According to the Alzheimer Society and well documented in medical journals, persons with dementia experience memory loss, mental confusion, disorientation, impaired judgment and behavioural changes. But did you know that one of these changes may include “hoarding”? Read this fact sheet. We have summarized some key points below:
Hoarding behaviour may be harmless, but it can become a health and safety issue for the person with dementia.
There are different types of “hoarders” based on the underlying reason for hoarding. Some of these include:
- The Collectors: Some people are natural “collectors” and over the years have accumulated collections of things that are important to them. They will often have difficulty discarding these items because they may have personal significance.
- Compulsive hoarding: This type of hoarding is a specific pattern of behaviour where the person collects many items that they are not able to discard. Over time, their living areas become unsafe, cause health risks, and economic burden.
- Putting hoarding into the dementia context: Hoarding for a person with dementia stems from trying to have some control in their lives. Memory loss plays a large role in their behaviour and as a result, hoarding tends to happen in the early and middle stages of dementia.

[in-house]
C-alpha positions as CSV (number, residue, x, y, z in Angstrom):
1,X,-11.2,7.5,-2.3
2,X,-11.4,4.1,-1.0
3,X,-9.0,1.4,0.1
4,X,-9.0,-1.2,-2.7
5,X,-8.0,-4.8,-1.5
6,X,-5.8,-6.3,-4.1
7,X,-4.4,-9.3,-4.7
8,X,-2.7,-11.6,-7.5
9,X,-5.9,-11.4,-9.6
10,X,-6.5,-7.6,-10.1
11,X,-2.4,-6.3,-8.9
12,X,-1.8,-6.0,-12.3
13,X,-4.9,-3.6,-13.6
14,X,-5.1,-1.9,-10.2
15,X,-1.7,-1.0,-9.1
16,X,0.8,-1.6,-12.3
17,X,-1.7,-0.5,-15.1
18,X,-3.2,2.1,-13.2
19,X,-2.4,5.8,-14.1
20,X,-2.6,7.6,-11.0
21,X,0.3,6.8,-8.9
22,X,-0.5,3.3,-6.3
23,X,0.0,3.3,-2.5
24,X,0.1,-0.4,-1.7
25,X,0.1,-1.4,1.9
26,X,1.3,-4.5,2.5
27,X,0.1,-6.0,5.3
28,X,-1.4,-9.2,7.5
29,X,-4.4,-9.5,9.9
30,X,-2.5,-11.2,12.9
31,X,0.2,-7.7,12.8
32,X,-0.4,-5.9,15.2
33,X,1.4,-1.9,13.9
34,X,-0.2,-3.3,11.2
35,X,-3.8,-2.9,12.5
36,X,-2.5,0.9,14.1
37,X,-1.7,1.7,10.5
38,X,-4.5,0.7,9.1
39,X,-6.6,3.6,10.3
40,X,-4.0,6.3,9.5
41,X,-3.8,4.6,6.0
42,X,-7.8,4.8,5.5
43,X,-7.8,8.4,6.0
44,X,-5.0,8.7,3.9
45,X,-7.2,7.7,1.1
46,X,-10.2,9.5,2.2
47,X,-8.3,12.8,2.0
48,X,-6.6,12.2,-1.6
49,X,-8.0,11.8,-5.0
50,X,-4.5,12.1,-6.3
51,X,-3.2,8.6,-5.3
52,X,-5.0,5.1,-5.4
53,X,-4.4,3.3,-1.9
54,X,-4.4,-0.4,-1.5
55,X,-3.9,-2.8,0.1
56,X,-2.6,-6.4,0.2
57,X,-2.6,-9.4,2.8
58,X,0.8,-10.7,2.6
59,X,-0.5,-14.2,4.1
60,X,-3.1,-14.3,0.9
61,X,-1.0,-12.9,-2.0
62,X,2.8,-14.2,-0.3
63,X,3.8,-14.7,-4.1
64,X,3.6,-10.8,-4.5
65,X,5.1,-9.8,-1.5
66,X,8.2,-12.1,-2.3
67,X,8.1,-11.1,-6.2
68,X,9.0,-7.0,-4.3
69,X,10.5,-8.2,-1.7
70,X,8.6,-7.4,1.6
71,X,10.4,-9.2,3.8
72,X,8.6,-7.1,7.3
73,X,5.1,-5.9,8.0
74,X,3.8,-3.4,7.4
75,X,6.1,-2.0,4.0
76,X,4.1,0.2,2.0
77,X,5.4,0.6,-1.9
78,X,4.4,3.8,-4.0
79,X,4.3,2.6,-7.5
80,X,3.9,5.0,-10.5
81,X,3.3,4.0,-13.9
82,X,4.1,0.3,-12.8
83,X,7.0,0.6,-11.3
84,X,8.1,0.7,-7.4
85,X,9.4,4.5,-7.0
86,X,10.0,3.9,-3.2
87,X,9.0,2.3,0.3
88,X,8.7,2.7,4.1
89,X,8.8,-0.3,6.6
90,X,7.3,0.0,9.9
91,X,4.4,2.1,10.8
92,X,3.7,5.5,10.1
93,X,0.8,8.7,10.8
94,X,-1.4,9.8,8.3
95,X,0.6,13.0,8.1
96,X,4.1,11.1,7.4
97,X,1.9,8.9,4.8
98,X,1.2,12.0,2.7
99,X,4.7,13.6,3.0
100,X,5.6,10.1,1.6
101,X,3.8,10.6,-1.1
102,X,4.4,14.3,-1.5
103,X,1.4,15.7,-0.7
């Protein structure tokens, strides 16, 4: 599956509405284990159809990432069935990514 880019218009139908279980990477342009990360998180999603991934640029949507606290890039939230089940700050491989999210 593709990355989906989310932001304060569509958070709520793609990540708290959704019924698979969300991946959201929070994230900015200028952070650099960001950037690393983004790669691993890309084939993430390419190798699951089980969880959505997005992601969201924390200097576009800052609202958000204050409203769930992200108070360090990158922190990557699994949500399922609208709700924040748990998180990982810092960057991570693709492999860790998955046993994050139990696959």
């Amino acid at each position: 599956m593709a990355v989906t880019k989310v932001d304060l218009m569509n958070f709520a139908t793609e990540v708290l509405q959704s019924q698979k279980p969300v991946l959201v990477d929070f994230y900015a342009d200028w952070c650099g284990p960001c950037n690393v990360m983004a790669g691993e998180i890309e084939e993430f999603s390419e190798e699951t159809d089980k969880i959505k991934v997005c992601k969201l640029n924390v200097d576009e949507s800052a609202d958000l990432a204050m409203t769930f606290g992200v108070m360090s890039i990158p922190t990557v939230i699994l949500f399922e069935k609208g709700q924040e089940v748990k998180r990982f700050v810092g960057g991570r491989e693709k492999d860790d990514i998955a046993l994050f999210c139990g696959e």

Things to keep in mind…..
- Hoarding behaviour for the person with dementia may be harmless. Try to determine the reason for this behaviour and then provide some alternatives.
- For those who need to “look for things”, a Rummage Box might be a good alternative.
- For those who hoard because they are afraid, worried about losing control, or have forgotten how to do things, the best approach is reassurance and compassion. With their loss of memory, you will probably be dealing with hoarding issues repeatedly.
Remember, you are not alone. Reach out for help and support through your local Alzheimer Society. And here is an excellent story we just had to share – one of the lighter moments that came with Alzheimer’s and hoarding.
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